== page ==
#21: Drivhusfestivalen

Drivhusfestivalen (3-6 August) might be the perfect antidote to the spread of commercialized, big name events. Located on the idyllic small island of Magerøya, just west of Trondheim (thankfully not the equally named island at the northern-most point of Norway!), this event is a gathering of like-minded friends; “gardeners” as they call themselves. ‘Drivhus’ translates to greenhouse, and an apt description of the environment you could find yourself in – a place where you can just enjoy the sun and the water, enjoy some cooking, bathing, playing and rediscovering nature. Local DJs and bands are featured, but it’s not about who’s who – it’s about contributing, getting to know new people, and ultimately disconnecting from your own busy life.

For more info check driv-huset.com

Words by Andrew Christopher Anfinnsen, Freelance event producer and DJ

 

#23: Oi! Mat: Lunch, Dinner and a Stroll

It’s easy to not want to cook when the weather is warm, but summer is also when I want to try new foods most. So what can a person do about it? It´s simple: Trøndersk Matfestival and Bryggerifestivalen. I really look forward to trying all sorts of new foods and having my lunch, second lunch, and dinner made for me. I get to learn about the our regional food heritage while meeting people who are proud of what they do and committed to truly giving me their best. This is a summer must do.

See The List’s insert for more details (both English and Norwegian versions available)

Words by Tom Richard Wold, Shift Leader at Postcard

Photo by Wil Lee-Wright

Oi! Mat Food Festival

Trondheim Brewing Festival

 

#90: Festival Fashion

Comfort first is what I dress by. If you share my love of free-flowing fabric and wind around your legs, get your deodorant out. Put some between your thighs and you won’t have to worry about chafing if you’re using your dress or skirt while walking around all day. No need for warm or uncomfortable bike shorts!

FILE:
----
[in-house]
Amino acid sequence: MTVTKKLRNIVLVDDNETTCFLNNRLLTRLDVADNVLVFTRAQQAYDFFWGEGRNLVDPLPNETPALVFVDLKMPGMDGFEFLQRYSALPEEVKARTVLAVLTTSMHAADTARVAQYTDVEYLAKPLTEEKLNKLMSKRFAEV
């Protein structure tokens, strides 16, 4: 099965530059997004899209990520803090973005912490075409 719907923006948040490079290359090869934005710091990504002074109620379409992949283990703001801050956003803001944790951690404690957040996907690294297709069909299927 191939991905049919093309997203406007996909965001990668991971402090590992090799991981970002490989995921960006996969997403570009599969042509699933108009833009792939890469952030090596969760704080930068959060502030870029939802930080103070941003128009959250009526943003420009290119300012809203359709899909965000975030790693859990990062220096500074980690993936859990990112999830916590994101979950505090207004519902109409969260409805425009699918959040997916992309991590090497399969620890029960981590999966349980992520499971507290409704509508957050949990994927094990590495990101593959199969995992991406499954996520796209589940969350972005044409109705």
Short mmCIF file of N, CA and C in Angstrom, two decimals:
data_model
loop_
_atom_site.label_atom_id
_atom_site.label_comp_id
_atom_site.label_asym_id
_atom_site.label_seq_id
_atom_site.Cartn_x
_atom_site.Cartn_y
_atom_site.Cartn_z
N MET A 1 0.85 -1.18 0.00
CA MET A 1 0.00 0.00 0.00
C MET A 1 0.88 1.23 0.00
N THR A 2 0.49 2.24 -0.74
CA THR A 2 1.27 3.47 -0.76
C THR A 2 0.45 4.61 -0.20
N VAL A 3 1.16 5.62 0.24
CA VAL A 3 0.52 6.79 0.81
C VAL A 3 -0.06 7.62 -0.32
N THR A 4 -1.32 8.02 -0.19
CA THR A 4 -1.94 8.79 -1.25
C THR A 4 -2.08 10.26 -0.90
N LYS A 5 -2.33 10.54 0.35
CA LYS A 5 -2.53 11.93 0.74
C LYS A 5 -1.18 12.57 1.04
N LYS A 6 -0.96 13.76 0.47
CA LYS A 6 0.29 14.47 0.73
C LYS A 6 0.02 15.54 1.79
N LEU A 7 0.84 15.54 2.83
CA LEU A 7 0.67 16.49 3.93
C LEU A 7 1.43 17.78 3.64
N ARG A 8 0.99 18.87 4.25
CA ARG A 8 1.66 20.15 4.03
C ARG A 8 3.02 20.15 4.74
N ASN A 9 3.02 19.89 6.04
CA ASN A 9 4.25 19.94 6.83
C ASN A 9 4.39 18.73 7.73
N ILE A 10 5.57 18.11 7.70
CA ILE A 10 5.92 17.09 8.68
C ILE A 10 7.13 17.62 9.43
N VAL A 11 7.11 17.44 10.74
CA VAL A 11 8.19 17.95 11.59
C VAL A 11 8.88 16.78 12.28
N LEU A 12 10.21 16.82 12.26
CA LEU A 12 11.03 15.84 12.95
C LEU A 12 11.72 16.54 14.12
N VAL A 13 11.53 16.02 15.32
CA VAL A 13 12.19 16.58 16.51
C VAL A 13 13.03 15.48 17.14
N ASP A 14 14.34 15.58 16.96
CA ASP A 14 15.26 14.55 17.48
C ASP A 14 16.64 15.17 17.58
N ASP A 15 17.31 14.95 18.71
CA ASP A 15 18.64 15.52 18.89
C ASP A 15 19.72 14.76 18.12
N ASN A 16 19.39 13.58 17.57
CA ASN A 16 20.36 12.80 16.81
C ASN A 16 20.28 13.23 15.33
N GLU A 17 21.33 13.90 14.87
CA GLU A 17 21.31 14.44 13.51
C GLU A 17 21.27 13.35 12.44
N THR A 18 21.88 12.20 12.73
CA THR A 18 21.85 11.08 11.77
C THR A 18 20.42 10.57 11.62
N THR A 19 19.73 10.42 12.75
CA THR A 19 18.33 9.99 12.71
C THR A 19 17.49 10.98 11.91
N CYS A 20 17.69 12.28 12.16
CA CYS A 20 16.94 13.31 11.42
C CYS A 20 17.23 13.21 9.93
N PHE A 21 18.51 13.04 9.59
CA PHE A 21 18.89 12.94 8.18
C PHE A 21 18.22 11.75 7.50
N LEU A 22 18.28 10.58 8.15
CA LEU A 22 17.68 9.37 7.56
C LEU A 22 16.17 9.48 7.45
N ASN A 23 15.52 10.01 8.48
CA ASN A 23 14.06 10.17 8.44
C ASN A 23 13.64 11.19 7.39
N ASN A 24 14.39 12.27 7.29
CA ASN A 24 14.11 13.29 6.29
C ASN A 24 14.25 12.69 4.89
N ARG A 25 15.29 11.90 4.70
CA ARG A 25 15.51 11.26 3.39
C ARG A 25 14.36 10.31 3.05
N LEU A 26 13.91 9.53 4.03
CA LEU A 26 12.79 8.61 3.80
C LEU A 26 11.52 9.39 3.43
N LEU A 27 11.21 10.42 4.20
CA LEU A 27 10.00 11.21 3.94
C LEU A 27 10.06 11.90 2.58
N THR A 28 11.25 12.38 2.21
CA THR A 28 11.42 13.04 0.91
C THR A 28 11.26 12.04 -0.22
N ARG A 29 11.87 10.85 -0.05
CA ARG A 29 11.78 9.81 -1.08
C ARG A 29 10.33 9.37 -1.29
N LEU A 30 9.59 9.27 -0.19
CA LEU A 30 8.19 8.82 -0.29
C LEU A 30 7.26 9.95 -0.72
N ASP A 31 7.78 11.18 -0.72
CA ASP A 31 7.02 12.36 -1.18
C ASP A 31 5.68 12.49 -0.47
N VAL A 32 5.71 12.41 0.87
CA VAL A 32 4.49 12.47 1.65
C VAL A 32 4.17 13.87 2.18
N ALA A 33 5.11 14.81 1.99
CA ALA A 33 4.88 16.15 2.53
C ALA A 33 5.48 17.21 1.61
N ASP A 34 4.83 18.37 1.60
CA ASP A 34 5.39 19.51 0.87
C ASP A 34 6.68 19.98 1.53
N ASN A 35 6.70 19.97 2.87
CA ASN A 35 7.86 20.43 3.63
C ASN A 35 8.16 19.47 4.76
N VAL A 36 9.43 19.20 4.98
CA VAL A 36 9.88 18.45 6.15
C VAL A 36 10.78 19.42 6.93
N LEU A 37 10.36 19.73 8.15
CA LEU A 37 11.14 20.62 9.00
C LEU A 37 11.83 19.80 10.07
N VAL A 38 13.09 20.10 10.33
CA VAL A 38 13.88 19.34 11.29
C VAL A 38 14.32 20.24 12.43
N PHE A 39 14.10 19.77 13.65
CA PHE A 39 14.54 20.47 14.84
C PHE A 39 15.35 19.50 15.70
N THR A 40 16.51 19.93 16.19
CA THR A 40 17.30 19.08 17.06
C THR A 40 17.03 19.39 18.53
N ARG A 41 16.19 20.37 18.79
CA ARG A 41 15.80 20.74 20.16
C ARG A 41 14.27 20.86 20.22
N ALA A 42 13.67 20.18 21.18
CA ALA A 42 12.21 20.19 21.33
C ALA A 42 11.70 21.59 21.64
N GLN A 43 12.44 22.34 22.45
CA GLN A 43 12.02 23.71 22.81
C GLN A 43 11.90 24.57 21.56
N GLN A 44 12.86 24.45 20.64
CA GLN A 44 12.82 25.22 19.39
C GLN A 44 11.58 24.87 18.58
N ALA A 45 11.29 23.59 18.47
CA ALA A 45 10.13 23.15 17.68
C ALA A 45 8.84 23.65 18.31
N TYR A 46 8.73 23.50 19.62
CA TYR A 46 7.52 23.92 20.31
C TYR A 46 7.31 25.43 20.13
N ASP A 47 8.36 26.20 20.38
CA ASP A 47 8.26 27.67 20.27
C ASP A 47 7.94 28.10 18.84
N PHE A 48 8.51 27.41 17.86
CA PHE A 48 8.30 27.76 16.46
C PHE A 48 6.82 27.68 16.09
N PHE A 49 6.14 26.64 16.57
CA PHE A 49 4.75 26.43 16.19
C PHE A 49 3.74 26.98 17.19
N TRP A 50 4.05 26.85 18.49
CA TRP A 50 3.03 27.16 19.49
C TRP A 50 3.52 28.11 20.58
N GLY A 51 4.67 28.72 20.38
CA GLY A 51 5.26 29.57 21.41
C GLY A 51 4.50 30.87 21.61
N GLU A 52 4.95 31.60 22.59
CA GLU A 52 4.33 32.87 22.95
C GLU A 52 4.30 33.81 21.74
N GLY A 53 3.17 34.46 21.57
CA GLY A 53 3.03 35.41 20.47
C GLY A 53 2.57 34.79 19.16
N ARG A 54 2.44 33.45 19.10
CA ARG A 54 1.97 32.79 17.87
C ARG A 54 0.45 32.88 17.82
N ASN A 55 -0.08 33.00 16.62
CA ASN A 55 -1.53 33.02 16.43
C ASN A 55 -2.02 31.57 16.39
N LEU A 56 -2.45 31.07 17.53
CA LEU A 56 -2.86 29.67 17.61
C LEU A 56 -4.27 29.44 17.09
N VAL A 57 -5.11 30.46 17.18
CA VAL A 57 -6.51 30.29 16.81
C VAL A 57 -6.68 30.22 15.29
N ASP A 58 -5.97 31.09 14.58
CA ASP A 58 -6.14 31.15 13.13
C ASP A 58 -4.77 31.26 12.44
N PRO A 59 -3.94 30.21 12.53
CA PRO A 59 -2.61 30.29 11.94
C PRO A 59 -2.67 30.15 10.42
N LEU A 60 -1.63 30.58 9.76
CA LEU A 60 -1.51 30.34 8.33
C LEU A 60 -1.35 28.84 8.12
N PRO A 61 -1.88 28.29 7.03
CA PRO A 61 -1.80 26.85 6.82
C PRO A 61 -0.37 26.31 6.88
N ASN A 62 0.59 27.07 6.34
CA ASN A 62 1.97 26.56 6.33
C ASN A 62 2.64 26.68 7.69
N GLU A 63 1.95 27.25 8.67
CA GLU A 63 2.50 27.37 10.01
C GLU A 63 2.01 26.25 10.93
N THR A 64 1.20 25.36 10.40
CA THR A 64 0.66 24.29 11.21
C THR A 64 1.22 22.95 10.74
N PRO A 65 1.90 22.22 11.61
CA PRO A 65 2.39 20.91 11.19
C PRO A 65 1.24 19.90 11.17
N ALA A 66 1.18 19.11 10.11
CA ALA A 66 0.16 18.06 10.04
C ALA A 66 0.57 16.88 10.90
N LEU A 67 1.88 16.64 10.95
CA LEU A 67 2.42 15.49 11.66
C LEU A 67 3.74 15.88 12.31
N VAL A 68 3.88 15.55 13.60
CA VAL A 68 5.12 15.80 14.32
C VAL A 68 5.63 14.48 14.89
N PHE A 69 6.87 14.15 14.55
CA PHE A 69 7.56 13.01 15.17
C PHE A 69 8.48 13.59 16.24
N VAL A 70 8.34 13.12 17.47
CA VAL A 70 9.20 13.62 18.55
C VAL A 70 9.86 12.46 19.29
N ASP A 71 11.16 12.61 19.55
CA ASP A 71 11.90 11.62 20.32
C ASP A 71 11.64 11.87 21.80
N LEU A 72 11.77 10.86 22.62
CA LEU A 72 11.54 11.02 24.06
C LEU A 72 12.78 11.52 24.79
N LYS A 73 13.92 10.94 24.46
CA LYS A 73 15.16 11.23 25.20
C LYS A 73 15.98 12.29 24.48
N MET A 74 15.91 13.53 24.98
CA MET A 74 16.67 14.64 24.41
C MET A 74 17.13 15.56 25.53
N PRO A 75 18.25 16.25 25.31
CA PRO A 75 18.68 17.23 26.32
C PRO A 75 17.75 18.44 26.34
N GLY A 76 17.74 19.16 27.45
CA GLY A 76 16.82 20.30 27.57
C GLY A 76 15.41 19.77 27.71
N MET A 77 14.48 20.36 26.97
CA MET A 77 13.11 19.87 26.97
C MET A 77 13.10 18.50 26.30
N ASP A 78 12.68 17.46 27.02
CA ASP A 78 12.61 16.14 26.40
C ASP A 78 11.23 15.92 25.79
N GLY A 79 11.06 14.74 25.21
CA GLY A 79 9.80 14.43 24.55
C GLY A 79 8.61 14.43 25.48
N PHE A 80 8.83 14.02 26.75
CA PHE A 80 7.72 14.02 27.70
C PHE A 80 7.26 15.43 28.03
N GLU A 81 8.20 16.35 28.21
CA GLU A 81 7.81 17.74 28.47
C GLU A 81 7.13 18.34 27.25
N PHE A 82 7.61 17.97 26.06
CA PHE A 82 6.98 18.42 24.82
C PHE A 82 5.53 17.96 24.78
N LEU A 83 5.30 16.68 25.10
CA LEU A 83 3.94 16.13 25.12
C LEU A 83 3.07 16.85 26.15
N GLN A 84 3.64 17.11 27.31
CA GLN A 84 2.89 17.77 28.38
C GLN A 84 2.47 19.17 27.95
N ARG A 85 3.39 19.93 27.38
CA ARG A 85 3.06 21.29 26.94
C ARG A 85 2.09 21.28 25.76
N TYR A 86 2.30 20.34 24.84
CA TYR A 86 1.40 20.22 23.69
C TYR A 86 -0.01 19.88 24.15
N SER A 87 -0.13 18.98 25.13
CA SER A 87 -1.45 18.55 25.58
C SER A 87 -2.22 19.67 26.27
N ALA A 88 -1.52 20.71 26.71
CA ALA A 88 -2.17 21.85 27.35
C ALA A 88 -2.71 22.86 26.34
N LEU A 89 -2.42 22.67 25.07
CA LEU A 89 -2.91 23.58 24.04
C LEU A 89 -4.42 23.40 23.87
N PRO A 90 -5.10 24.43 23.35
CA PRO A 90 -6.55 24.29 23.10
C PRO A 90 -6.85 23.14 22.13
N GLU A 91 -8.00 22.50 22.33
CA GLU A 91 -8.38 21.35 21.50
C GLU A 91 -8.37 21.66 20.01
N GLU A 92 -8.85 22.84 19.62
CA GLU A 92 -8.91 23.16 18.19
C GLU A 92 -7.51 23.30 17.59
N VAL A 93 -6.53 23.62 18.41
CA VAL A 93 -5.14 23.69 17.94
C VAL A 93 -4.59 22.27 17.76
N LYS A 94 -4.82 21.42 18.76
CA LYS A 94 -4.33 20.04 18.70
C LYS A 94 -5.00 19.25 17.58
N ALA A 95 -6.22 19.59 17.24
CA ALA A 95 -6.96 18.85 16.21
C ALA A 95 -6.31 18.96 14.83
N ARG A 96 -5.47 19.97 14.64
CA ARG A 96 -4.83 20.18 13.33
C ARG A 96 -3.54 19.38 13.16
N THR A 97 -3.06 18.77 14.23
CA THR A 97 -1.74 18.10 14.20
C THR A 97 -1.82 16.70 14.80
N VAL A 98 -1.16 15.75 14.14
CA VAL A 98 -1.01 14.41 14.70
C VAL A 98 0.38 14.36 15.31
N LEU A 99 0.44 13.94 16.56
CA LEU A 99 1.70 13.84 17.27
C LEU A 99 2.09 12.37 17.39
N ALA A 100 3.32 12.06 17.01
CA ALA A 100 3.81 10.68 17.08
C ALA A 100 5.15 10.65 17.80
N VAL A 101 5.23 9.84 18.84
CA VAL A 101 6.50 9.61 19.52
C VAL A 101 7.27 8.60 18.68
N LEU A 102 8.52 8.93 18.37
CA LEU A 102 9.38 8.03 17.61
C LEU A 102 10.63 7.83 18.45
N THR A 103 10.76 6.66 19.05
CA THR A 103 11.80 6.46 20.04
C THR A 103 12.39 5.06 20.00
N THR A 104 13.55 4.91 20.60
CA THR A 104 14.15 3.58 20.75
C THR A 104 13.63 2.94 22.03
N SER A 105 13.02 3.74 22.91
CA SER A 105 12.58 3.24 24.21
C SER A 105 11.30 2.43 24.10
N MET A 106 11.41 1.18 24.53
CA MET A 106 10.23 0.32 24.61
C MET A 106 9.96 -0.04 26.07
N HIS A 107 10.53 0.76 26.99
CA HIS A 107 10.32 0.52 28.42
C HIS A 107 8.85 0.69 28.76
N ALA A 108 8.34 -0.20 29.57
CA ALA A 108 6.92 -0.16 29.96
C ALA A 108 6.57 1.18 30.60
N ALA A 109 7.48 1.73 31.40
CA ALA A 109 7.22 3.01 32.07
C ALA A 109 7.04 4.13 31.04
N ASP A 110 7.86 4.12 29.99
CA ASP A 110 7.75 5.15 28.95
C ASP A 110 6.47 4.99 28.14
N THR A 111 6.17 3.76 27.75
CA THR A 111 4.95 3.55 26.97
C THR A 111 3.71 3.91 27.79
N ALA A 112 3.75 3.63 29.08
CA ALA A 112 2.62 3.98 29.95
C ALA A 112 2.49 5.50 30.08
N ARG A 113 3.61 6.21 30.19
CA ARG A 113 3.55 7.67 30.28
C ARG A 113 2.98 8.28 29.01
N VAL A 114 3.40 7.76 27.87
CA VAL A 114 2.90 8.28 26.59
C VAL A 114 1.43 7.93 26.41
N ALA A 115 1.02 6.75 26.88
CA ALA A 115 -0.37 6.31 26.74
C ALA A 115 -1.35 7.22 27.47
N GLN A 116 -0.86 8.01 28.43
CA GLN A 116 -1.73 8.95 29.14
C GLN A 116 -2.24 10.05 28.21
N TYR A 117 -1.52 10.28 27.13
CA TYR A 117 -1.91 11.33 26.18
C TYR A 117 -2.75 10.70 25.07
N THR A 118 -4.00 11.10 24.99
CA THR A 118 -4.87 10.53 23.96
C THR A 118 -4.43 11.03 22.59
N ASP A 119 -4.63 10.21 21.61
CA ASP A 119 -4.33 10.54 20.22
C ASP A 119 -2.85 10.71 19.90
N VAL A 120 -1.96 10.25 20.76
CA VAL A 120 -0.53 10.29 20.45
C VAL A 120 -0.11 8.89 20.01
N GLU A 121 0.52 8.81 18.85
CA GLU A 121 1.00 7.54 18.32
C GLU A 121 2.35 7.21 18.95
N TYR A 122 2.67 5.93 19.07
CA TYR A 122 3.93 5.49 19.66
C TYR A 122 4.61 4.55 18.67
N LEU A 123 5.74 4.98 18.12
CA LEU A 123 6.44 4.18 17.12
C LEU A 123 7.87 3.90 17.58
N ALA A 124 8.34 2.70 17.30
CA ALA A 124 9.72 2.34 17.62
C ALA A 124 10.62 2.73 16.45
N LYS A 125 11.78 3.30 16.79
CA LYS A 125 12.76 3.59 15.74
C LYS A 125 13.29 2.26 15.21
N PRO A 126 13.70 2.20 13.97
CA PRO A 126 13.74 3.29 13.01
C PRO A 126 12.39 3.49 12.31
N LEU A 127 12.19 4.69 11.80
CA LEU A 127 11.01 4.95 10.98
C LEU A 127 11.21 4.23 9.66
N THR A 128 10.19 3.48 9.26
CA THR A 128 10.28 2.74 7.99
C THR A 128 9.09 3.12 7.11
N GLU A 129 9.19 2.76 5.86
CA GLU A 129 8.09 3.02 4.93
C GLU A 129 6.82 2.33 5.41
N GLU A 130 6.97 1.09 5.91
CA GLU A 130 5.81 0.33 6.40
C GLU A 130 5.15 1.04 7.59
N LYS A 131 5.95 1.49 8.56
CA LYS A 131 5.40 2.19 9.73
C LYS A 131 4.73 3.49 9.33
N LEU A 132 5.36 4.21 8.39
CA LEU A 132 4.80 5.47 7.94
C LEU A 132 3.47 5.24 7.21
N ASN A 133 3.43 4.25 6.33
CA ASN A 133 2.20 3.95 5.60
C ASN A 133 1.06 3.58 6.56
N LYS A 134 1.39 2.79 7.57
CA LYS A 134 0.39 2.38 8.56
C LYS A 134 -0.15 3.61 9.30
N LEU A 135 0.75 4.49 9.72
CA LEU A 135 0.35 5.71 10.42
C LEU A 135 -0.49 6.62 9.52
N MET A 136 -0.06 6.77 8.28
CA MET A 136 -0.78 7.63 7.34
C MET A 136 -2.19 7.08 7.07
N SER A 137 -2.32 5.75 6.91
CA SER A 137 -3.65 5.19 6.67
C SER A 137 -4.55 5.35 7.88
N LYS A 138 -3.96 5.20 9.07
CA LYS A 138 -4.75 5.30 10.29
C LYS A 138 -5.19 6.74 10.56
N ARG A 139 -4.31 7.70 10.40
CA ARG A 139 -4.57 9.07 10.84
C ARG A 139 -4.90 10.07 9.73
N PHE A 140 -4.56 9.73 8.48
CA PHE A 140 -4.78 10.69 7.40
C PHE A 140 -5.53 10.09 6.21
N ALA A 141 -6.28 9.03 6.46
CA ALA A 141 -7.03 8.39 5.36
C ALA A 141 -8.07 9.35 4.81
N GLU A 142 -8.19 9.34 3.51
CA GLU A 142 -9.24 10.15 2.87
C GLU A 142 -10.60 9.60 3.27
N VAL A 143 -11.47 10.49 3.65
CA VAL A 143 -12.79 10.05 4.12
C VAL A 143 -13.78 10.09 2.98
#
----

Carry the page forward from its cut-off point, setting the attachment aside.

Words by Inga Skogvold Rygg, Freelance journalist at Frilansforetak

Photo by Wil Lee-Wright

#5: enjoy the festival experience

June and August are the big festival months, and about the only time of year the weather in Trondheim allows for outdoor concerts. Personally, I like the smaller and more esoteric festivals. My top recommendations for festivals this summer are Rotvollfestivalen in August and Ladehammerfestivalen in June. July is a quiet month this summer, unfortunately. If I had choice, I would work July and have my vacation in the weeks before and after instead.

Simon W. Lie, Project Manger at NTNU Bridge

Links:

Ladehammerfestivalen, come and gone!

Rotvollfestivalen, 26 August 2017

Pstereo, 17-19 August 2017

Olavsfestdagene, 28 July – 5 August 2017

Oi! Trøndersk Food Festival and Brewers Festival, 3-5 August 2017

Klimafestival, 26 August – 2 September 2017

Drivhusfestivalen, 3-6 August 2017

 

 

 

 

#20: Cut down on the BBQ sauce

BBQ seems like a nice way of spending sunny summer evening, but is also a challenge in following my healthy diet. I will definitely go for good quality meat and cut down on the bread and other carbs, as well as the BBQ sauce this summer. I kind of feel like trying something new so might actually end up eating steak with grilled courgette, as I heard it’s delicious.

Words by Simen Leite, Member at MMA Trondheim

 

#16: Get the Fresh Fish

Freediving makes the delicious bounties of the ocean accessible to anyone who’s not afraid to get wet. Snorkeling and shallow diving for crabs, scallops and other shells is a rewarding challenge for beginners. Many freedivers hunt fish with spear guns, which is both challenging and exciting. It’s arguably also the most humane and sustainable way to obtain fish, when done responsibly. Trondheim fridykkerklubb runs several freediving courses at different levels every year. Visit trdfridykk.no for more information.

Words and Photo by Bendik Slyngstad, Mermaid at Trondheim fridykkerklubb

Trondheim’s Free Diving Club

Fishing in the Trondheim Fjord (norsk)

#18: What you should know about